Check out my Getting Intimate series at http://32aabra.com/category/getting-intimate/ for some personal stories by individual women about their experiences with bras and boobs. We’ve all got body image issues and I’ve yet to find a single person who has never felt intimidated when trying on lingerie and swimsuits.
Chrystal: I hate hearing, “I’m just an A cup, bras are just an accessory” or “Why are you buying a bra? Your breasts are so small.” I think a lot of our own feelings of inadequacy stem from what we find around us. It is nearly impossible for us to stand naked in front of a mirror and not look at ourselves with a critical eye. But this is exactly what I’d tell a woman to do. Go stand in front of that mirror, put all of the attachments of society aside, and just look at yourself. You may be amazed at what you see and feel. It isn’t about just looking at your body, if you can really put critical nature aside you may find some inner strength that you did not know was there.
9) For more advice, reviews, or blogs for smaller busted women, what recommendations do you have for our readers?
Amanda: I really like Eve’s Apples (http://evesappleslingerie.com/) for useful information about petite lingerie sizing and fit. And I use Twitter a lot (http://twitter.com/32aabra) to keep up on the latest from all the lingerie blogs that I read and people I like to keep track of in the business. I read The Lingerie Addict regularly, of course, plus Lingerie Talk and Erica’s blog at A Sophisticated Pear. Usually the features in these publications are not specifically geared to petites or small cup sizes, but I learn a ton from them anyway. I’m also way into The Bra Database (http://bratabase.com/) and The Bra Band Project, both awesome sites that collect information about who fits into what.
Chrystal: Of course there is blog for The Little Bra Company (how did I miss them on the brands list). Another full bust blogger introduced me to Small Bust Big Heart. They have been around for a little while, but really starting to grow. I love Catherine’s voice. http://smallbustbigheart.com/
I also like the video in the post below. This blogger is not one that usually writes about bras or lingerie, but she shares her fitting story in a fun and easy manner. You can’t help but love her personality shinning through the video. Many people will not agree with her fitting technique, so just remember to try several and find what works for you. http://www.frmheadtotoe.com/2010/08/ask-ms-bra-fitting-101.html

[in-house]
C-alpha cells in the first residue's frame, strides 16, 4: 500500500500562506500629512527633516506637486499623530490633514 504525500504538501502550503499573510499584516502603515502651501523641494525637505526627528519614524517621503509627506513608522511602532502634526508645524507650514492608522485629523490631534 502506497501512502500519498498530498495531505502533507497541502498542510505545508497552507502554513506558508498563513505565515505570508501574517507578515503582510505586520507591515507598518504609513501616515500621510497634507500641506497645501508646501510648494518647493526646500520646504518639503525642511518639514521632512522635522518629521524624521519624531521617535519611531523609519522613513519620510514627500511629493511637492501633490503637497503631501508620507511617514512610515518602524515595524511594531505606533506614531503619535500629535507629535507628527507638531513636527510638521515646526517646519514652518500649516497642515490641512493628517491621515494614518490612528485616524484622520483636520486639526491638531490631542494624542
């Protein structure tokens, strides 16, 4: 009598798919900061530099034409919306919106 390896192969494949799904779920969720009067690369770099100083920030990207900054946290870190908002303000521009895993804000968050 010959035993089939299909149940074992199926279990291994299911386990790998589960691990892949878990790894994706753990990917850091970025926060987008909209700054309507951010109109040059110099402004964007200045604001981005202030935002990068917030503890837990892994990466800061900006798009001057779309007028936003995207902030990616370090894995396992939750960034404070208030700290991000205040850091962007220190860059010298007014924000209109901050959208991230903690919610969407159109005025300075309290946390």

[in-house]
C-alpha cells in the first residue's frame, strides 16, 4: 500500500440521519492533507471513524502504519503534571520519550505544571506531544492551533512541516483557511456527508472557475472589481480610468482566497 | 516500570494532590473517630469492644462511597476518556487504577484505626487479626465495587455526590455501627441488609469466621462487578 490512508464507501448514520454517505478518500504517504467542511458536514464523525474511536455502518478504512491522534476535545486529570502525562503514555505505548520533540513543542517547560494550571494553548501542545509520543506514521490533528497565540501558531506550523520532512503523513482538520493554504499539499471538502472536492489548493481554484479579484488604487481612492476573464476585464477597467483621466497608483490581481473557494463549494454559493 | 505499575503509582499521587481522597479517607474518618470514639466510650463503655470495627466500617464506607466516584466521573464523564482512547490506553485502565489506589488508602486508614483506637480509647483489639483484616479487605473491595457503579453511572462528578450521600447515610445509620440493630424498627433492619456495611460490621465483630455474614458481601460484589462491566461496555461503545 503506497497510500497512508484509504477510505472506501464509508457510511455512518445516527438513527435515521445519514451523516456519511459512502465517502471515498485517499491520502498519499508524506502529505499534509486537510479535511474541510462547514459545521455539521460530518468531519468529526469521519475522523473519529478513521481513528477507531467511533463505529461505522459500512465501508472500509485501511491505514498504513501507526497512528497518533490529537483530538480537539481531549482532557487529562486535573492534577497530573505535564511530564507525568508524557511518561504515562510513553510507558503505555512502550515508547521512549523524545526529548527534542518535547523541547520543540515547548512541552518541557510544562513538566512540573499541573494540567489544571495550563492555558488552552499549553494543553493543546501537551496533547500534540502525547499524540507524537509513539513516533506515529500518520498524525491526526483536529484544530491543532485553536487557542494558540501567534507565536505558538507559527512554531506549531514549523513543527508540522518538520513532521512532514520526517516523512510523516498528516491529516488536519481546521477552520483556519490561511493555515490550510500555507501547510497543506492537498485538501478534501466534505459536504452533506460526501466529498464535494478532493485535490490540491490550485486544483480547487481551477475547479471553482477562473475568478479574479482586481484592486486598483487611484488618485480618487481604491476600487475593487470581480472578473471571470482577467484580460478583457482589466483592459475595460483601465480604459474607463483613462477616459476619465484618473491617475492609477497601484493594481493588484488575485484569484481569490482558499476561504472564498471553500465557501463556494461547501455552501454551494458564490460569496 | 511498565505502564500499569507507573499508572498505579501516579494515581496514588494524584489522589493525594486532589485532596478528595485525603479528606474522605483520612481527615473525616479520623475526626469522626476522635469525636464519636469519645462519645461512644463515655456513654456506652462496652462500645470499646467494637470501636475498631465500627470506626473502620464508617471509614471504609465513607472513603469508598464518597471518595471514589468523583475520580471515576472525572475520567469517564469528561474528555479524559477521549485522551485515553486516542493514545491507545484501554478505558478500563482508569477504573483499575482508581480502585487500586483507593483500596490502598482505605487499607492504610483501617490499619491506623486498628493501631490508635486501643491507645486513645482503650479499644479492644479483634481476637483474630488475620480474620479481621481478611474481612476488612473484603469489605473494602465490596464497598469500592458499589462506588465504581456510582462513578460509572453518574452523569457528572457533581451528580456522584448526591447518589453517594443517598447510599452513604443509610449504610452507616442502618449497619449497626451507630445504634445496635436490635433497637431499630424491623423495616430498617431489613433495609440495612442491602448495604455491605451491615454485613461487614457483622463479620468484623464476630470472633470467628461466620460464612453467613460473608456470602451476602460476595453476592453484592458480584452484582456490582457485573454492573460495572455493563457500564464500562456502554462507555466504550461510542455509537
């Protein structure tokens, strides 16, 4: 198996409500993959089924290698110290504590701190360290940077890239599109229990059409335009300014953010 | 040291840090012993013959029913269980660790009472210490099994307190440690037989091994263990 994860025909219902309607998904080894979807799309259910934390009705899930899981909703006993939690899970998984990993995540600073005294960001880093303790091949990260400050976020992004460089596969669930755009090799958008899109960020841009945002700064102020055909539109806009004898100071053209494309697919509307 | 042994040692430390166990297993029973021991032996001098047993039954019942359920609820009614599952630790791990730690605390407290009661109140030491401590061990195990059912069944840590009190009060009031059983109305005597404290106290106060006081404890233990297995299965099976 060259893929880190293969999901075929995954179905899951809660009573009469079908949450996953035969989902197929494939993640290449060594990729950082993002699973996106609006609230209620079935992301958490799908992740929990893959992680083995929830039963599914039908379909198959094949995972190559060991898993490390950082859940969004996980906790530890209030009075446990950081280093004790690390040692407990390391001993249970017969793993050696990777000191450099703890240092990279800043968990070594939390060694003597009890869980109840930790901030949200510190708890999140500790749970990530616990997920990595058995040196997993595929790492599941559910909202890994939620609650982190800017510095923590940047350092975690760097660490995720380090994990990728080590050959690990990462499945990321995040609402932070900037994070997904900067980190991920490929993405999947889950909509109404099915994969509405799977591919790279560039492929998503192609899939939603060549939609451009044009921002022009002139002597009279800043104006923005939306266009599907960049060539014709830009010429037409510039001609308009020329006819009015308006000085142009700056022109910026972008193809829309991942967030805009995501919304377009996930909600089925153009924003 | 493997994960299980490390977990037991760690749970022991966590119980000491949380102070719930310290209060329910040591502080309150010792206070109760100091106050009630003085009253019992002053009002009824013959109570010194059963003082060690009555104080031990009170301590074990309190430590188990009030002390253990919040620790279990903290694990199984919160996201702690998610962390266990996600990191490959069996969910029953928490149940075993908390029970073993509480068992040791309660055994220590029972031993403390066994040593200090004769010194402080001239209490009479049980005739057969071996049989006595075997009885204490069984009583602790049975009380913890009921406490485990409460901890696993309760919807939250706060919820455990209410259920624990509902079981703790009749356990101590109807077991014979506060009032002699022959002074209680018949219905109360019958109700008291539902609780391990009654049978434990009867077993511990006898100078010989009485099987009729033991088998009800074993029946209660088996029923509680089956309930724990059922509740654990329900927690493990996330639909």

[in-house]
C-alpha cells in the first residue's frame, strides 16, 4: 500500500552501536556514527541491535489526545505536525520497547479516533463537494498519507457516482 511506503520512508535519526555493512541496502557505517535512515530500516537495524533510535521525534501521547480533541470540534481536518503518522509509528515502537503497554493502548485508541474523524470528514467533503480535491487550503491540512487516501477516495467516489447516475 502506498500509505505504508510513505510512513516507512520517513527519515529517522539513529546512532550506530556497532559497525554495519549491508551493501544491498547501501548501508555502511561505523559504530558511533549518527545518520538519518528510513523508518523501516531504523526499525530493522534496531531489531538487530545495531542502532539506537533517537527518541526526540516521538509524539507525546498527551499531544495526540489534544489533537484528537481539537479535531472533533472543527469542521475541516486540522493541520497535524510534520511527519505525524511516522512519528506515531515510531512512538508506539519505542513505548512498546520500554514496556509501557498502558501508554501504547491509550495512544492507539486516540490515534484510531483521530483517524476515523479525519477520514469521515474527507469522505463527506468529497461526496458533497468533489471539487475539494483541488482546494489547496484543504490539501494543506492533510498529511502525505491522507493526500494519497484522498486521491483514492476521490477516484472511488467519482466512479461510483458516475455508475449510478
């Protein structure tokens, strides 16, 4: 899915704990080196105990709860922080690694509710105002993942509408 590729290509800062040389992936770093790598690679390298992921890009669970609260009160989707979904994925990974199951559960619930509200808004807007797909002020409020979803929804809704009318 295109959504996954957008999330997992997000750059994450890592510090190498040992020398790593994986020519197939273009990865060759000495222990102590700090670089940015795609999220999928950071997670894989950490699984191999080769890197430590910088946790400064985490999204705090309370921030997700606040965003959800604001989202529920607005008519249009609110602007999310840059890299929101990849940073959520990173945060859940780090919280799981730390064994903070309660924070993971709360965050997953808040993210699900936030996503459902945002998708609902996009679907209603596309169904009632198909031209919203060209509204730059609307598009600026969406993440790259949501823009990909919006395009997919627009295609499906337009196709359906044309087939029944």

11) Oh! I just remembered another question, and one I’d be remiss not to include considering the topic. What are your respective thoughts on breast implants?
Amanda: The way I see it, breast implants are available and they are one option for women who feel like it’s right for them. It’s not a choice I will ever make, but just because I’m not interested doesn’t mean nobody should ever do it. It kind of creeps me out when I hear about teens, even older teens, having this done… I feel like it’s weird to put breast augmentation in the same category as, say, a new car or your own cell phone or whatever. And who feels good about the way they look in their teens? I know I didn’t, and I don’t think I was anywhere near responsible enough to make such a huge decision at that age.
It’s major surgery and I’ve heard that recovery can be quite painful. I think every woman who decides to do this is obligated to educate herself about the potential risks, both physical and psychological. But several close friend of mine have them and love them, which is great too.
Chrystal: I really think that it is an individual thing. It may be right for me personally, but it is definitely not something that is right for many women. I do think that there are stereotypes associated with implants, those same stereotypes put me off surgery for several years. I think women should be free to make that choice with out fearing stereotypes, these stereotypes are why many women hide their surgery.
When I was researching implants I found that I was actually in the minority, being smaller busted on considering implants. When I was searching statistics on loveyourlook.com I found that about 90% of women get implants do so after having at least one child. Now 3 years post surgery I am pregnant with my first. About 40% have surgery for cosmetic reasons, 15% to regain what was lost through pregnancy/breastfeeding or weight loss, and 45% for a breast deformity (Tuberous breasts, significant asymmetry, Poland’s syndrom, etc). While I may have made the choice for cosmetic reasons, there is a significantly larger amount of women that make the choice based on other factors.
Love Your Look (sponsored by a breast implant company) and Just Breast Implants (not sponsored by an implant company) are two wonderful patient education resources. I’d highly encourage any woman to educated themselves before making the choice for surgery.
11) Any final thoughts or things you’d like to say?
Chrystal: I’d love to see this post reach out to your readers. One of them may realized that their unique voice just may fill a gap in the blog world, that they may be the one to become a resource for other women like themselves.